And I'm really into it when all of a sudden this kinda ugly looking guy comes up and taps my shoulder and growls at me, "Get the fuck outta here, man!"
I shrink away from the Vox with tail 'tween my legs. I look back at the nasty bastard as he was slinging his guitar around his back. I was going to tell him that Ron had given me permission to play his organ, but the asshole launched into the loudest solo guitar ever and I turned around and left the party.
Once outside I noticed the cops hassling suspected curfew violators and slinked away from their grasp. It was 5:00 a.m. I walked about 5 blocks, found my Mom's car and drove home. I got home around 7:30, put the keys on the kitchen counter and slipped into bed. Mom and Dad never said a word.
A number of weeks later I attended the Trips Festival in San Francisco and recognized the guitarist who had kicked me off of Pigpen's organ. It was Jerry Garcia. It took me a long time to like Jerry Garcia, but I got over it."[10]

"The First Acid Test that made much of a splash was in December, right after the Rolling Stones concert in San Jose. The band had just changed its name to the Grateful Dead, and played to several hundred tripped-out young people who followed the instructions on the mysterious flyer handed out at the concert, challenging “can you pass the acid test?”)
One of the intrigued Stones fans was aspiring journalist Jann Wenner, future founder of Rolling Stone, who remember the event variously over the years: “Here they were in the living room at someone’s house playing, and it sounded great. I was staggered, and I was taking drugs at the time, too I remember going, “What do you guys call yourself?” And they said, “The Grateful Dead.” And I went, “Wow!”[13]
“The impact, in my state of mind at that point, was severe.”[14]



Big Nig's house, San Jose, CA
1.)^http://www.postertrip.com/public/5573.cfm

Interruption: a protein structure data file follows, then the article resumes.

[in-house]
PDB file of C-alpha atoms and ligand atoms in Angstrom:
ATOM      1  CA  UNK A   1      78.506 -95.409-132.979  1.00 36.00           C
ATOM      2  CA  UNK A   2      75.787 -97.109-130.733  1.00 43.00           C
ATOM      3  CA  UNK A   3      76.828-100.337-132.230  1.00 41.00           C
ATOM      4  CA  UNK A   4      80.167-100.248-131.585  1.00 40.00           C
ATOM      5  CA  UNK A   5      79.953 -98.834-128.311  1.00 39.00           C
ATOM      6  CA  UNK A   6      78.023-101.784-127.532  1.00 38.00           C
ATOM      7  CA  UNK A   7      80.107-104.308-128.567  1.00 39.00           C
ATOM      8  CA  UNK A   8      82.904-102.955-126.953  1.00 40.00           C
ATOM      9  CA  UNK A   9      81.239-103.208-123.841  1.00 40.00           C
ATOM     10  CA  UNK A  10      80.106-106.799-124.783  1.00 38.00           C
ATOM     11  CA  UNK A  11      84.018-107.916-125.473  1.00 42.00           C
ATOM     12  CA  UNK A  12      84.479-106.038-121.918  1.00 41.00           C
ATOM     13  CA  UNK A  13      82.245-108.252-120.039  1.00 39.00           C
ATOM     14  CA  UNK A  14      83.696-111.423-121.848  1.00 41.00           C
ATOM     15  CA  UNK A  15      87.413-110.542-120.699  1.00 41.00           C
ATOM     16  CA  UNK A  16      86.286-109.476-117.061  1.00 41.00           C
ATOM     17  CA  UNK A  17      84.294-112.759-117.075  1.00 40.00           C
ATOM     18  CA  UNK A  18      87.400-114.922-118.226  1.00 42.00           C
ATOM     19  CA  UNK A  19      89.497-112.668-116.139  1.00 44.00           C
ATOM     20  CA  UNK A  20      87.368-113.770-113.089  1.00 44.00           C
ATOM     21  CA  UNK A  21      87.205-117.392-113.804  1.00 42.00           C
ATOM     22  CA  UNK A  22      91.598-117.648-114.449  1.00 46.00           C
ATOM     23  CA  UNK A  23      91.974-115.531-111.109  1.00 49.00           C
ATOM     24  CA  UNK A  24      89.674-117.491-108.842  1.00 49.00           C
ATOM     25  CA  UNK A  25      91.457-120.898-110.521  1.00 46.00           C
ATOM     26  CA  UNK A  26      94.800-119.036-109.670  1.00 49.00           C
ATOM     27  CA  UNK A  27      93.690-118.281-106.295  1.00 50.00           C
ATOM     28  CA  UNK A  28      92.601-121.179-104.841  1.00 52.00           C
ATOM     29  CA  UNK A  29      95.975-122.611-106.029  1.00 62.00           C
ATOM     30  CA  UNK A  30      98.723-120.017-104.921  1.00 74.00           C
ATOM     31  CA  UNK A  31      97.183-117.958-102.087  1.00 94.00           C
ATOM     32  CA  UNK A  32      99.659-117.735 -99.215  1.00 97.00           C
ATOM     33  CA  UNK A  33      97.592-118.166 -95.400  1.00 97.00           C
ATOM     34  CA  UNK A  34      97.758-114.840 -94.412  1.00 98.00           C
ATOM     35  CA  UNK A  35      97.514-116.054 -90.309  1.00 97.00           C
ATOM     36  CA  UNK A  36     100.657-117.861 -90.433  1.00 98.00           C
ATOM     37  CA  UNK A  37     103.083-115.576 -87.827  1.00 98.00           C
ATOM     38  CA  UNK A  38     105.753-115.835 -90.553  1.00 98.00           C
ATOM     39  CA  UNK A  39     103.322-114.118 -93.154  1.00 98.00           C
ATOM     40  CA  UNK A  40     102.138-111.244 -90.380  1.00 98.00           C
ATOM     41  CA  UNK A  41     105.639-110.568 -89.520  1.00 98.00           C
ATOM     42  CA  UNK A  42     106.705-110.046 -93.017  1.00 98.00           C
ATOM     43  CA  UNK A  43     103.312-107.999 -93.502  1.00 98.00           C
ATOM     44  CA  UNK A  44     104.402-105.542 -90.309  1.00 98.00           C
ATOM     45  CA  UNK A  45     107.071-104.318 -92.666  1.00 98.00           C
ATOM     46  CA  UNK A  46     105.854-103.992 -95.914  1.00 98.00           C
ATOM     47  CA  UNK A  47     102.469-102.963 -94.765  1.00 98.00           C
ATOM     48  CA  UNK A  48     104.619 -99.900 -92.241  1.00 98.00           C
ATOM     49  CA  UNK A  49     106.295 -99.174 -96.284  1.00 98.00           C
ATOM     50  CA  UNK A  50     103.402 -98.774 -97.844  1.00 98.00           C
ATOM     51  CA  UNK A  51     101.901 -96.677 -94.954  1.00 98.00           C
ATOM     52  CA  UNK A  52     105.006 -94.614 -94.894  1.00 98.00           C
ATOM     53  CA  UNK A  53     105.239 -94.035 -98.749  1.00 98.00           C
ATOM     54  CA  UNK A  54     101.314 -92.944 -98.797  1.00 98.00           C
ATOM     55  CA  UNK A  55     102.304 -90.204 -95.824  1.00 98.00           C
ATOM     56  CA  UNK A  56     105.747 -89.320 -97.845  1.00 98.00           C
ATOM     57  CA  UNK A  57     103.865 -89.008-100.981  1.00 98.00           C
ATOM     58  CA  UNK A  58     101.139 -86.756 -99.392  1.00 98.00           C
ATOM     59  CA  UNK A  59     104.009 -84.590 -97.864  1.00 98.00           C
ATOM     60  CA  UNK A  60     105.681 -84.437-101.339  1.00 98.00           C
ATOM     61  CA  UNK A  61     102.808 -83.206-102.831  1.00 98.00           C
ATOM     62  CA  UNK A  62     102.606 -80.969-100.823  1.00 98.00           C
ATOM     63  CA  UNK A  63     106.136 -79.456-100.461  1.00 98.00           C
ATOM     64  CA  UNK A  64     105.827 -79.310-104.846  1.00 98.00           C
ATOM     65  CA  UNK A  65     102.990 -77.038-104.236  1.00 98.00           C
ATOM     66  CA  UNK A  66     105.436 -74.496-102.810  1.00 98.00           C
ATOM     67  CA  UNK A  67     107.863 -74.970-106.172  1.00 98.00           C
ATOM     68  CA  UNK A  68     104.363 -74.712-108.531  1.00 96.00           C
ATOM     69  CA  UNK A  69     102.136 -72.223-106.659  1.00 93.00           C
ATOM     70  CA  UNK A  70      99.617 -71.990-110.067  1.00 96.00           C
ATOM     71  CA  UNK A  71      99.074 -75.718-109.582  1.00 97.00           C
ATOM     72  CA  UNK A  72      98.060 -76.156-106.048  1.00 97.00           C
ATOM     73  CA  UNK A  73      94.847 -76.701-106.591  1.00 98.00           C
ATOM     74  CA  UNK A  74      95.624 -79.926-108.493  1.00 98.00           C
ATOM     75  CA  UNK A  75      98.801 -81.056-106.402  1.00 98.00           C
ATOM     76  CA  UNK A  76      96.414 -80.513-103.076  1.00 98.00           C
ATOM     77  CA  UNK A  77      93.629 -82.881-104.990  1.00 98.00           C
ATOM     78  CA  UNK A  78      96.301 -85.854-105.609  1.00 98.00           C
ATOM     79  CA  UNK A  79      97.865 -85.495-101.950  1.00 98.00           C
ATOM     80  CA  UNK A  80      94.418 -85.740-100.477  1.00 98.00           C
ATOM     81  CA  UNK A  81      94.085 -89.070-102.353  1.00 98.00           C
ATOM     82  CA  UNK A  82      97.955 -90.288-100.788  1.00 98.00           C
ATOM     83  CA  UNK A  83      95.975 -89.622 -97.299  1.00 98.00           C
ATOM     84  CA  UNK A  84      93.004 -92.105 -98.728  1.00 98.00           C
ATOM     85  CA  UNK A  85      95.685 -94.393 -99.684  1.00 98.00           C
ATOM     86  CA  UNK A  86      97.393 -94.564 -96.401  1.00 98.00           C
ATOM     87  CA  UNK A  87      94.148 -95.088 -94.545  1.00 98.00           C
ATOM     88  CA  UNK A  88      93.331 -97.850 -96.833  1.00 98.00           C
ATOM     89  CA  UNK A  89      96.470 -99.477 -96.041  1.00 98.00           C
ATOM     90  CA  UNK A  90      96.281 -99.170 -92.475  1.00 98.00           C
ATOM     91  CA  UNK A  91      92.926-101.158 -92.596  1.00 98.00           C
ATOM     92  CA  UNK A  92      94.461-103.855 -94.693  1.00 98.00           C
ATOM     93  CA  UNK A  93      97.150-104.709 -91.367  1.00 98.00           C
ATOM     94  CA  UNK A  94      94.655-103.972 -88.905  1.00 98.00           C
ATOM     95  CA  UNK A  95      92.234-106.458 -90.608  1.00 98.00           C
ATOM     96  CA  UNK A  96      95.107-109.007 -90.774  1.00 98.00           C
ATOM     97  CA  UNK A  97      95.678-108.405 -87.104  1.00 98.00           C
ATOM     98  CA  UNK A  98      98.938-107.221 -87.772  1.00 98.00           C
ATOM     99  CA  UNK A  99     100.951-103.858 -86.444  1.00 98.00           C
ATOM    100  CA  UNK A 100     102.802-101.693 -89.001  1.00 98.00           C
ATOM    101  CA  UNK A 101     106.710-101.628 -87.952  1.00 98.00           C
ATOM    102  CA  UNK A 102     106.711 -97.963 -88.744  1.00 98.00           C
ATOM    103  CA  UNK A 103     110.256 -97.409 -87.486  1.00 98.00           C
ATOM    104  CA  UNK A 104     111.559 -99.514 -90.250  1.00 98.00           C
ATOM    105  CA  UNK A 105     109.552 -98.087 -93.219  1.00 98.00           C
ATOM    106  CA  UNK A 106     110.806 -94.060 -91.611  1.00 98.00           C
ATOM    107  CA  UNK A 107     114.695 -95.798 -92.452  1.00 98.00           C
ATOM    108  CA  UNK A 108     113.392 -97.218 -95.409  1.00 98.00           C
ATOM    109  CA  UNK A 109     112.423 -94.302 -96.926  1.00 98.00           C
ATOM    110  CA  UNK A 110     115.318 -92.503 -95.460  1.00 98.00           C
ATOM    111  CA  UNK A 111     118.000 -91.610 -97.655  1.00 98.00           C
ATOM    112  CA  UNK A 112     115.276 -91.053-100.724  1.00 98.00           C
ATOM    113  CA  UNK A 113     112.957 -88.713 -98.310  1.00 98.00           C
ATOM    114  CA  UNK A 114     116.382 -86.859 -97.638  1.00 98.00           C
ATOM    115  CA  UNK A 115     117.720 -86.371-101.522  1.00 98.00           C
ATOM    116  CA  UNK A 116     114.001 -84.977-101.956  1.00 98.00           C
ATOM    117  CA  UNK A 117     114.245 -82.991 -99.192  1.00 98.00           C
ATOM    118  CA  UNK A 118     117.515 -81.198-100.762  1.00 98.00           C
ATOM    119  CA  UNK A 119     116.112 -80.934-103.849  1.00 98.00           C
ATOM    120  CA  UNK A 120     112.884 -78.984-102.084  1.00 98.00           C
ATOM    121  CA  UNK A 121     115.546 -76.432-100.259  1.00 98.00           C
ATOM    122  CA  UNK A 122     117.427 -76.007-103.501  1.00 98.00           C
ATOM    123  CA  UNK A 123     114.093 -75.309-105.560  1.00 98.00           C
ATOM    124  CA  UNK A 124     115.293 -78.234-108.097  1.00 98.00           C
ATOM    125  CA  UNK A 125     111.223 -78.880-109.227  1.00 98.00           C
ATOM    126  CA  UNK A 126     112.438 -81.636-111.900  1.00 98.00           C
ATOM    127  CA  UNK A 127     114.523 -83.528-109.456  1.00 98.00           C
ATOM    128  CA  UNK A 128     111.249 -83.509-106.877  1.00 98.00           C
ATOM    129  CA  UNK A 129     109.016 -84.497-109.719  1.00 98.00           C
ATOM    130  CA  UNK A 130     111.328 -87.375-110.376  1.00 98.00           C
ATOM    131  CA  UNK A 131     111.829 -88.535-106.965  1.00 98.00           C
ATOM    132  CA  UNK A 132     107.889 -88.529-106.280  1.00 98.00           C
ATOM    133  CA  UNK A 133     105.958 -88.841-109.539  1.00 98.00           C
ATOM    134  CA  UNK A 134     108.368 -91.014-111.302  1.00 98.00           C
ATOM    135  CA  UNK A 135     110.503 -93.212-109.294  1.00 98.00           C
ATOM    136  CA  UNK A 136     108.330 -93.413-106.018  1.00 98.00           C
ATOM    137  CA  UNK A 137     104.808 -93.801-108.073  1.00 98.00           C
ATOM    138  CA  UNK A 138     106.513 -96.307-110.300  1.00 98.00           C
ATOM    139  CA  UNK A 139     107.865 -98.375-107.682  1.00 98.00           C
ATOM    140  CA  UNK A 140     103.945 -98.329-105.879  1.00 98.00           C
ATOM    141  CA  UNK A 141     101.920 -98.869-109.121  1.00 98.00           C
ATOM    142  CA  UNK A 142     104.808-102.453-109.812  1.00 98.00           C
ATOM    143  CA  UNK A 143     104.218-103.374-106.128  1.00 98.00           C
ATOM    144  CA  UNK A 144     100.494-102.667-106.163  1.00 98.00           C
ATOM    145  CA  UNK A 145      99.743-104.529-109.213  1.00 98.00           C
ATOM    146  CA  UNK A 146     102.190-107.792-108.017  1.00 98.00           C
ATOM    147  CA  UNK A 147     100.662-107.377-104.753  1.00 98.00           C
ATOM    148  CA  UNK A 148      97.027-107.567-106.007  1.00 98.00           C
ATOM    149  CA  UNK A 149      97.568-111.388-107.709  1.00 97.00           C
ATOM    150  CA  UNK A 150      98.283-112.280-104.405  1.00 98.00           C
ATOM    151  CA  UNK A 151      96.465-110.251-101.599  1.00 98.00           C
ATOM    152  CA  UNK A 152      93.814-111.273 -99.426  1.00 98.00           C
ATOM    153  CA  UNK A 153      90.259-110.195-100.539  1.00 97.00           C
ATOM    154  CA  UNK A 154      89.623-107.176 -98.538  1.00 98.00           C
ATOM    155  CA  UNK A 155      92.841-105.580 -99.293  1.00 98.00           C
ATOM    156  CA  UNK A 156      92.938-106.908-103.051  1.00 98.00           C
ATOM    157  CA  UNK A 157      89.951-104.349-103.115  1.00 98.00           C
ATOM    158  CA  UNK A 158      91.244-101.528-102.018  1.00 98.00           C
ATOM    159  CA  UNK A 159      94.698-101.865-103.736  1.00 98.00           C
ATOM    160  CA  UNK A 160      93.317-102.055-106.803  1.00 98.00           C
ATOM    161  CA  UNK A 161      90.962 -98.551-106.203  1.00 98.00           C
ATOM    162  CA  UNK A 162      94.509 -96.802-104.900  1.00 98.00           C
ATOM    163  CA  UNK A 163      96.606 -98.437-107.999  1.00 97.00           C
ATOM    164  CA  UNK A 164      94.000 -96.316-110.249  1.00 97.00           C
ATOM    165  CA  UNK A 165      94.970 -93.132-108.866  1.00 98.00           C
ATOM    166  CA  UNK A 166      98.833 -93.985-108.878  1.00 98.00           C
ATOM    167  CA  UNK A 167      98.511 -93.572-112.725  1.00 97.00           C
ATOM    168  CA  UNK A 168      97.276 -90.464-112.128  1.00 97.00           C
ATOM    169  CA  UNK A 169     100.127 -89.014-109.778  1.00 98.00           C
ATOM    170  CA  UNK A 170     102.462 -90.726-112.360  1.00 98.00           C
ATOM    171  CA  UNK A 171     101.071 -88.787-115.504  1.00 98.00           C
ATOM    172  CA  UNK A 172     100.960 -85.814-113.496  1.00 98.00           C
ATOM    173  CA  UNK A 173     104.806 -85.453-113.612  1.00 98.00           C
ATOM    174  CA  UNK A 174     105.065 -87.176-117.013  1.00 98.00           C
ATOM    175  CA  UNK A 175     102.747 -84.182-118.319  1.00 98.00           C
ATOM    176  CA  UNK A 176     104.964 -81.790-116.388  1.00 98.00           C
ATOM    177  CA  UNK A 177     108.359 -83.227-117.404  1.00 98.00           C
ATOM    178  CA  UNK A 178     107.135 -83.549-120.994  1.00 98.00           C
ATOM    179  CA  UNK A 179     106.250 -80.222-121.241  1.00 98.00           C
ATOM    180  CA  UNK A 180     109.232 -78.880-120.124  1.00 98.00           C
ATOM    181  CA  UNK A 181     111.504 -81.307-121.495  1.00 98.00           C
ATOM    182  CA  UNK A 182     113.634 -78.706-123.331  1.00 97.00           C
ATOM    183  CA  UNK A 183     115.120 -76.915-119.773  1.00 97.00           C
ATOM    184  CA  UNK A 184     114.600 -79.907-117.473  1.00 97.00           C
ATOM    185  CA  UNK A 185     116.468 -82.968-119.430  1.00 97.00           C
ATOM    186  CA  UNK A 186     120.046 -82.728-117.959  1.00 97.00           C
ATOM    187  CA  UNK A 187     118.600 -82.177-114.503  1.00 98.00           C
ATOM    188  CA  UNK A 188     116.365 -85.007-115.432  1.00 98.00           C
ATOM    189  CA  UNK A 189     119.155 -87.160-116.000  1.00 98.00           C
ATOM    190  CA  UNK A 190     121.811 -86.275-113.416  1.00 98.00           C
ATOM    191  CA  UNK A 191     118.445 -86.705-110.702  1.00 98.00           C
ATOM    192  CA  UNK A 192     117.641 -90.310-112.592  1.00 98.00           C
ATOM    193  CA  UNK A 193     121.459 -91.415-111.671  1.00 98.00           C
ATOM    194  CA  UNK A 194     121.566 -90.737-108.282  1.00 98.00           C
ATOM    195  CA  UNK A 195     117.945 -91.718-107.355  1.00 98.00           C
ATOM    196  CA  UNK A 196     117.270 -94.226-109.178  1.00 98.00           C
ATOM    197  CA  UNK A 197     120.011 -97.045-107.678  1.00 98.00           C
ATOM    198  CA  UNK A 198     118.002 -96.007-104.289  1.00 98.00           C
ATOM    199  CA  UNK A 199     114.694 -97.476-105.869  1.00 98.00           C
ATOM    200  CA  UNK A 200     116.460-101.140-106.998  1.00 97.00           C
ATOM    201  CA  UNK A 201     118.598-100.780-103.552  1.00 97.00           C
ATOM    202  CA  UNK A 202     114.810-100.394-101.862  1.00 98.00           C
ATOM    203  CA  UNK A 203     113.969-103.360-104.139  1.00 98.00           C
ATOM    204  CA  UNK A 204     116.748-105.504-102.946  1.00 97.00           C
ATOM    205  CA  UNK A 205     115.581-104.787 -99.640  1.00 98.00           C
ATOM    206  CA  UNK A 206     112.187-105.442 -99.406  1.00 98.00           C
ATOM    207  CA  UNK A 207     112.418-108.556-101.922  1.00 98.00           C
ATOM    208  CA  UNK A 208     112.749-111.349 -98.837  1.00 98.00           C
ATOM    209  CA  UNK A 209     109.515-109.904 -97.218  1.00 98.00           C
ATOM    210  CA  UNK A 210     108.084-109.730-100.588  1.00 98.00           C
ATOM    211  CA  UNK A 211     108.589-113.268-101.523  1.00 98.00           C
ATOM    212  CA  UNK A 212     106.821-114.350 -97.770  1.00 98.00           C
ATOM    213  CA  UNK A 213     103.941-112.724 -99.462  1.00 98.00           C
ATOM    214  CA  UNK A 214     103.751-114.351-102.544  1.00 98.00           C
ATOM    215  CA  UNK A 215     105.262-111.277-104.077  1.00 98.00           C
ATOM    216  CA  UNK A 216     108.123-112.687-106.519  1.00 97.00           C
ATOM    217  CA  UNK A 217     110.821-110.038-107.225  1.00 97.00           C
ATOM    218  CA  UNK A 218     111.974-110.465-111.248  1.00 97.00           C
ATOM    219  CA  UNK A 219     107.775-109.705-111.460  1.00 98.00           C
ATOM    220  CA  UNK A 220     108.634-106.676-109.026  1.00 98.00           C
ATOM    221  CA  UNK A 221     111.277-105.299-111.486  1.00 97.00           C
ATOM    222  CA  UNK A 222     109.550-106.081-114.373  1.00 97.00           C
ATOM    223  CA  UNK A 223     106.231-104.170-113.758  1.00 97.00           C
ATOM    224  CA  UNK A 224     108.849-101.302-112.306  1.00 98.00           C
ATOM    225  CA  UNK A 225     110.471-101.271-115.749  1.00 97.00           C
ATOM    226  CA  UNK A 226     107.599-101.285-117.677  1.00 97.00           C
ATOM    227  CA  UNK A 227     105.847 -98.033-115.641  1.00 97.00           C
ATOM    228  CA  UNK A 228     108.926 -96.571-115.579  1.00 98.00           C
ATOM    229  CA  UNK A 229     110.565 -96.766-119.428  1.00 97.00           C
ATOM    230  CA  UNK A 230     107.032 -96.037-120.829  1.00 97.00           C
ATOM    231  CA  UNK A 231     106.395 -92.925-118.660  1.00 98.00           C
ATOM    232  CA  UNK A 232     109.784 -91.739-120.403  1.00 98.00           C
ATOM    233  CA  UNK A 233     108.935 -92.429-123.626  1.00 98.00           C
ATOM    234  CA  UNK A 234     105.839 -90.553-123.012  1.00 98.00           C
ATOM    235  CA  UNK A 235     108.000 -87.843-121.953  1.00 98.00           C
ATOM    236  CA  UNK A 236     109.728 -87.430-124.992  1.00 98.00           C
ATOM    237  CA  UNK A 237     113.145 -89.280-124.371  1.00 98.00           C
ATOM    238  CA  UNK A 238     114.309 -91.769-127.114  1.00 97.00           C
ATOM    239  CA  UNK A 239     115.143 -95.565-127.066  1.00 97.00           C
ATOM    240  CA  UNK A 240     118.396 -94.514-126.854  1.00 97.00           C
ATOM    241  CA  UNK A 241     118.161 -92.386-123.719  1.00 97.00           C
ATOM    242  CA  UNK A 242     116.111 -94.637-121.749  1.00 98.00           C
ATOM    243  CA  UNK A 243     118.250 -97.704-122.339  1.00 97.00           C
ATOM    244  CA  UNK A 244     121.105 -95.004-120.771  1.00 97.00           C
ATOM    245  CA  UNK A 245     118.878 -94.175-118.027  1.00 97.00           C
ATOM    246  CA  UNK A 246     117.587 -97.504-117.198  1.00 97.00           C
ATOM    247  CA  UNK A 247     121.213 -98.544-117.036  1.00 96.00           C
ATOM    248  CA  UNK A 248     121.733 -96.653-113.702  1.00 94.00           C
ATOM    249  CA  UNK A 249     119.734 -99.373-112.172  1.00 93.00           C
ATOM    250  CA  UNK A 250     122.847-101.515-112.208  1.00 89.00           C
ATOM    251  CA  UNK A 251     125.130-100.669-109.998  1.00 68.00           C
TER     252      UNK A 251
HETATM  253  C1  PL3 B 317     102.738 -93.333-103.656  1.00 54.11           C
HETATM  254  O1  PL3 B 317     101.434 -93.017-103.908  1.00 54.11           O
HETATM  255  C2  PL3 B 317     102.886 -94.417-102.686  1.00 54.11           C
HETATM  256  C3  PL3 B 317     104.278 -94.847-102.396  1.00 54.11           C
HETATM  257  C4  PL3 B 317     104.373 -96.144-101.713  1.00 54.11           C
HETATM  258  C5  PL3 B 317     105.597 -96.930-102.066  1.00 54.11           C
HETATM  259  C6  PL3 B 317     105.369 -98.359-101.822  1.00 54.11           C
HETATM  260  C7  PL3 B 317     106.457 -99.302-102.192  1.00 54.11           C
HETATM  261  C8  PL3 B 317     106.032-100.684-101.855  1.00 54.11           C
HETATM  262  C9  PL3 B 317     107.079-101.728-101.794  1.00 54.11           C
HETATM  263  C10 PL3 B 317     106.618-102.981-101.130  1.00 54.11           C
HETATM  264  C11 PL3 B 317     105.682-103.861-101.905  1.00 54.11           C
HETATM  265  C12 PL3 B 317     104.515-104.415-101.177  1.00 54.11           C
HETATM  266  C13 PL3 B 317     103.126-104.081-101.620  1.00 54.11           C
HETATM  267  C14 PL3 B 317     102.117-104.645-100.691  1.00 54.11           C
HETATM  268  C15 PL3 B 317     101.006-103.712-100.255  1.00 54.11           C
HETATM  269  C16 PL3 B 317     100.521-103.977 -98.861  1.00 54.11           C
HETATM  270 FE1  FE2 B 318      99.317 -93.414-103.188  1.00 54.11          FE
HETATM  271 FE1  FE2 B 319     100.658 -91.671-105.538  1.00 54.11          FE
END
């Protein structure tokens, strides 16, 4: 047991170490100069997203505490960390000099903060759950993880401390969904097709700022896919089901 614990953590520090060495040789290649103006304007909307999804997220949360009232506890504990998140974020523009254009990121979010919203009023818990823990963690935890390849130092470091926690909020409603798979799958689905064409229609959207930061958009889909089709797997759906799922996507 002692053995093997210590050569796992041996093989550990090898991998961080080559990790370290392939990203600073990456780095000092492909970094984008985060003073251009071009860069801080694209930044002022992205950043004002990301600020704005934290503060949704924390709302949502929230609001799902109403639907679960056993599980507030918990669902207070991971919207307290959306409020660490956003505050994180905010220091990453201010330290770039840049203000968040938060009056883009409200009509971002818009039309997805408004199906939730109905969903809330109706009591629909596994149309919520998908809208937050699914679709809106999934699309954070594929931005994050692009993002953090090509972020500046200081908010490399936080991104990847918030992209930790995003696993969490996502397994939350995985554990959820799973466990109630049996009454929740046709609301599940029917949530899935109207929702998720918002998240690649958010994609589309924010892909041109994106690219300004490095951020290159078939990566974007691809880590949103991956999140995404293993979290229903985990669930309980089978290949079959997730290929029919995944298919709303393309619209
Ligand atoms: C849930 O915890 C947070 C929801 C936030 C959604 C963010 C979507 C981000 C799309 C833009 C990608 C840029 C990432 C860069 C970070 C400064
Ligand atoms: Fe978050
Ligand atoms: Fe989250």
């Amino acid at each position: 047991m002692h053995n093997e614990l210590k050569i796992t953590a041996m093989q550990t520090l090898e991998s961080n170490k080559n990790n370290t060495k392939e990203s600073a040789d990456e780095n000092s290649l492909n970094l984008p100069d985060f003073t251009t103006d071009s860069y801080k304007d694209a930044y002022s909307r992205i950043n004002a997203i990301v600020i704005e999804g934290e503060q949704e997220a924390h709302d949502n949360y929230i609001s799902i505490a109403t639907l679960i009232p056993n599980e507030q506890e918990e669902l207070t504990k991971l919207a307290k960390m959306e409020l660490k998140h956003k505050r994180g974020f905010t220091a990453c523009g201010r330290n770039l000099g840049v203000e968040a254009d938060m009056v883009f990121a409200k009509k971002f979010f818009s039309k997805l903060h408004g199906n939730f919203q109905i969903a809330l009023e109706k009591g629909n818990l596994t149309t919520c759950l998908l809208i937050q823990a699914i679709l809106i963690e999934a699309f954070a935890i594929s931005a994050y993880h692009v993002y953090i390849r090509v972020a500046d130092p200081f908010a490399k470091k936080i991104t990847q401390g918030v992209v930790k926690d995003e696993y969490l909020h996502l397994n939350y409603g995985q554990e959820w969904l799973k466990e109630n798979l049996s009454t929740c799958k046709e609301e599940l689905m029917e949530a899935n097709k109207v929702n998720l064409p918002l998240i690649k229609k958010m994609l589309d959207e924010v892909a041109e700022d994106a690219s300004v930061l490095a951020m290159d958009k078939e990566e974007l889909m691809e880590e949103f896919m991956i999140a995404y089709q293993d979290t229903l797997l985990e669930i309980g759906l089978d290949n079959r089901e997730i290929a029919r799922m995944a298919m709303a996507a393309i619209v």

2.)^Christensen, Mark, Acid Christ: Ken Kesey, LSD, and the Politics of Ecstasy, pg. 151, http://books.google.com/books?id=IEpIVbgz5JsC&pg=PA151&lpg=PA151&dq=big+nig%27s+house&source=bl&ots=bVyYP_qWo9&sig=XXLF0bYfLxCUlPL7QT1WZaikJjY&hl=en&sa=X&ei=2PXfT-7ZHqX42gX9jqmGCg&ved=0CGcQ6AEwCDgU#v=onepage&q=big%20nig%27s%20house&f=false
3.)^Mernit, Susan, Local History: The San Jose Acid Test, 2003-06-25, http://www.susanmernit.com/blog/2003/06/local-history-the-san-jose-aci.html
4.)^ Wolfe, Tom, Electric Kool Aid Acid Test, pg. 236-39.
5.)^Harrison, Hank, The Grateful Dead-Vanguard of a New Generation, pg. 132.
6.)^Lesh, Phil, Searching for the Sound
7.)^Troy, Sandy, Captain Trips, pg.71-72.
8.)^Perry, Paul, On the Bus, pg. 148.
9.)^Purdy, Mark, Historic rock landmarks in Santa Clara County, 2008-06-29, http://www.mercurynews.com/lifestyle/ci_9739133, http://sixties-l.blogspot.com/2008/07/historic-rock-landmarks-in-santa-clara.html
10.)^Hunt, Evan, The First Time I Met Jerry Garcia, 2002, http://www.thebestofwebsite.com/Bands/Grateful_Dead/Misc/EvanHunt/Meeting_Jerry.htm
11.)^Keit, Richard, Managing Director, Redevelopment Agency of the City of San Jose, 2013-01-16, email to author.
12.)^Wright, Tom, Garcia musical instrument historian, 2014-03-02, email to author.
13.)^Smith, Smith, Off the Record (New York: Warner, 1988), p. 237.
14.)^Wenner, Jann “Forward,” to Garcia, Reich, and Wenner, Garcia: Signpost to a New Space (Straight Arrow Books, 1972), p. 12.)

11 comments:

  1. This will be "Big Nig's House". The closest I found to an address from someone who attended was that they thought it was on Reed Street but were not sure.

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  2. Yellow shark,
    I have more info on the address, in fact, there are two addresses because the city moved the house to another location some time after the party. I'm not near home this week where the information is stored so it'll have to wait till I get home next week.

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  5. http://i163.photobucket.com/albums/t307/cheezestar_2007/AcidTestPhoto-1_zpsg0n9qhhq.jpg

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  6. http://www.sanjoserocks.org/pics/civic/civic_stones1.jpg

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  7. In 1957 and 1958, I lived in this house. It was independent housing for SJSU and was owned by the Roberts family. It was a room and board facility called Merton Manor. A lot of great memories here, but did not know the 1965 connection. I remember the Newman Club was a few doors down. I haven't been up there for a long time but I think that whole area belongs to the university now, doesn't it?

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  8. redondowriter, Please email slipnut01@gmail